The current Xbox 360 dashboard is kind of a clusterf*ck. Netflix, Hulu, and ESPN integration are great (as I use them pretty much daily), but a redesign is clearly needed. You can point the finger at Microsoft for its state of disarray, but really the madness can be attributed simply to the rules of Chaos Theory: the belief that everything constantly moves from order to disorder.
When the last Xbox 360 dashboard makeover (NXE) arrived, everything was peaches n' cream. Avatars were populating like rabbits, and Facebook, Zune, and Netflix found a nice balance among the Xbox Live marketplace. Everything was in order.
Then Twitter, Last.fm, and Hulu joined the mix, the XBL marketplace exploded with content, Kinect finally launched, and thus the chaos began. Longtime 360 owners have learned to deal with how all these crazy things work. But for those unfortunate to have just stumbled into the dash, finding the latest and greatest through a sea of tabs and ads can be a chore. Oh, and for the 10+ million Kinect users out there who were promised voice and gesture connectivity innovation -- the kind the world has never seen -- well, don't get me started.
Performance, discoverability, and voice. These three simple things were etched into my brain as Albert Penello, Sr. Director of product management and planning at Microsoft, walked me through me the new dashboard last week. After meeting with Penello to check out this fall's dashboard refresh, I have to say Microsoft might finally have all the entropy they’ve created under control.
With the new dash fired up, speed and performance improvements were instantly noticeable. Whatever your navigation tool of choice is -- be it controller or gestures/voice for Kinect users -- getting from one end of the dash to the other is lightning-quick. Everything has a home under a much-better-structured tab system. Friends now fall under the social tab, and all the apps you’ve come to love or hate are under an appropriate app tab that “potentially opens up the possibility to do non-gaming apps," Penello said. It's not in the plans as of now, he added, but is definitely something Microsoft has thought about or is open to, at the very least.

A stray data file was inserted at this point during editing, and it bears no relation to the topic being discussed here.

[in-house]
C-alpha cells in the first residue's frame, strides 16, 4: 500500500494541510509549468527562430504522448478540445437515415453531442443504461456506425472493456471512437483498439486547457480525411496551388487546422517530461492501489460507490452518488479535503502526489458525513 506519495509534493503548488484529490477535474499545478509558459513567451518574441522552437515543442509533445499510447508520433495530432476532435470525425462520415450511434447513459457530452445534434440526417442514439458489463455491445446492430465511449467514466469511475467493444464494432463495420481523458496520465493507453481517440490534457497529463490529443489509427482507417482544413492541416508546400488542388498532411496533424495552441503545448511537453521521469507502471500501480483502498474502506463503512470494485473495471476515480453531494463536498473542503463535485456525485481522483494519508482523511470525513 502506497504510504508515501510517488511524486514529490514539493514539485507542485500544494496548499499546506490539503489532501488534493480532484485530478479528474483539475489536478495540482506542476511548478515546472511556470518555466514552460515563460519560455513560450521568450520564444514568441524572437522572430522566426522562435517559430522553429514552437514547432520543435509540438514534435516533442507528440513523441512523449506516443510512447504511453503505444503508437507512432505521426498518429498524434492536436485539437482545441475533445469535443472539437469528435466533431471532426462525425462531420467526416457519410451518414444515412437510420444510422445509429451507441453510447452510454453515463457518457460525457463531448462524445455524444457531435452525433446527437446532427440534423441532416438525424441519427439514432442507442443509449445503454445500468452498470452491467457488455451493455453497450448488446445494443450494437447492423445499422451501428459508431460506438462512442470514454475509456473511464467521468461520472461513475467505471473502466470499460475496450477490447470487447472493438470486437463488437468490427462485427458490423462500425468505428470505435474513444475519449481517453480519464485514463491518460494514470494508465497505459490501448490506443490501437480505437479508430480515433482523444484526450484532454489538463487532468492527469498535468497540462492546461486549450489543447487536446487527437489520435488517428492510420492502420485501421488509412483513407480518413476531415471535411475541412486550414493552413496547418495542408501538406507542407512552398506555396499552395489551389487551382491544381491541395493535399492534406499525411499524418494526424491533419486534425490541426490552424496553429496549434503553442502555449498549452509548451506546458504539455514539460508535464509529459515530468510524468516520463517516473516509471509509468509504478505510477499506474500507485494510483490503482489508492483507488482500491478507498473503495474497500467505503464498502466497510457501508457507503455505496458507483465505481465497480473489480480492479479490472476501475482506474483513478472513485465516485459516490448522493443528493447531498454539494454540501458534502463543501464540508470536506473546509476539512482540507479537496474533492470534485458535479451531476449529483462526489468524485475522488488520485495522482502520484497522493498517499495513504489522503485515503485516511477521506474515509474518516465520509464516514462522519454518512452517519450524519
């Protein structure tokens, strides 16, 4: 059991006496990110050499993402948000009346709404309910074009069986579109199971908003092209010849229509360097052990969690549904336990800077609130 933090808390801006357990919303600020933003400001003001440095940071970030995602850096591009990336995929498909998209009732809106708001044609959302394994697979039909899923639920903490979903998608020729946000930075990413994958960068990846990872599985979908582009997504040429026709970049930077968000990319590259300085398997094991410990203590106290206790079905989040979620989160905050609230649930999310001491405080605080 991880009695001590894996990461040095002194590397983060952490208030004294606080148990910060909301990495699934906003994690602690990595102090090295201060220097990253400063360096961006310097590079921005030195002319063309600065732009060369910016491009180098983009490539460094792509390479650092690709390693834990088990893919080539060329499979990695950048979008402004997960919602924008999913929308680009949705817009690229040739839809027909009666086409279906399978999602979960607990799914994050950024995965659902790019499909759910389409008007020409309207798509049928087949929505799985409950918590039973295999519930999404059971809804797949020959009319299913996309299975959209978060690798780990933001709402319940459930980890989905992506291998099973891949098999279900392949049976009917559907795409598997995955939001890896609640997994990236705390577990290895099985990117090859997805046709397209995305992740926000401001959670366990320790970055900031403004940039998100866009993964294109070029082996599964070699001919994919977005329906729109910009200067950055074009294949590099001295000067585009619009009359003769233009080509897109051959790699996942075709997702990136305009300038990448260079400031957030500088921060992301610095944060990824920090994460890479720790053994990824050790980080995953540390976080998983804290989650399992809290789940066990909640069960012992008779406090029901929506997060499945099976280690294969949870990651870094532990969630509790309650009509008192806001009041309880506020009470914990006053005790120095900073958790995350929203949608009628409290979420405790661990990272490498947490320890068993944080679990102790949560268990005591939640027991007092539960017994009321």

Along with performance, Kinect integration is another aspect of the new dash I was taken back by. While the NXE eventually shoehorned in some functionality, support was very limited outside of starting and stopping videos with voice or pantomiming to pop up a separate interface. With the latest update, everything on the dash is Kinect-enabled. I watched Penello slide tabs over with his hands while sitting down as effortlessly as he would have with a controller.
Perhaps the most impressive aspect of the Kinect support is just how well voice commands work. Like the gesture support, everything on the dash is accessible via speech. "The voice stuff is getting better and better all the time," Penello said. "A lot of the learning for voice is in the service; it's up in the cloud." And speaking of the cloud, it's still coming along with roaming profiles and some other unnamed gaming features.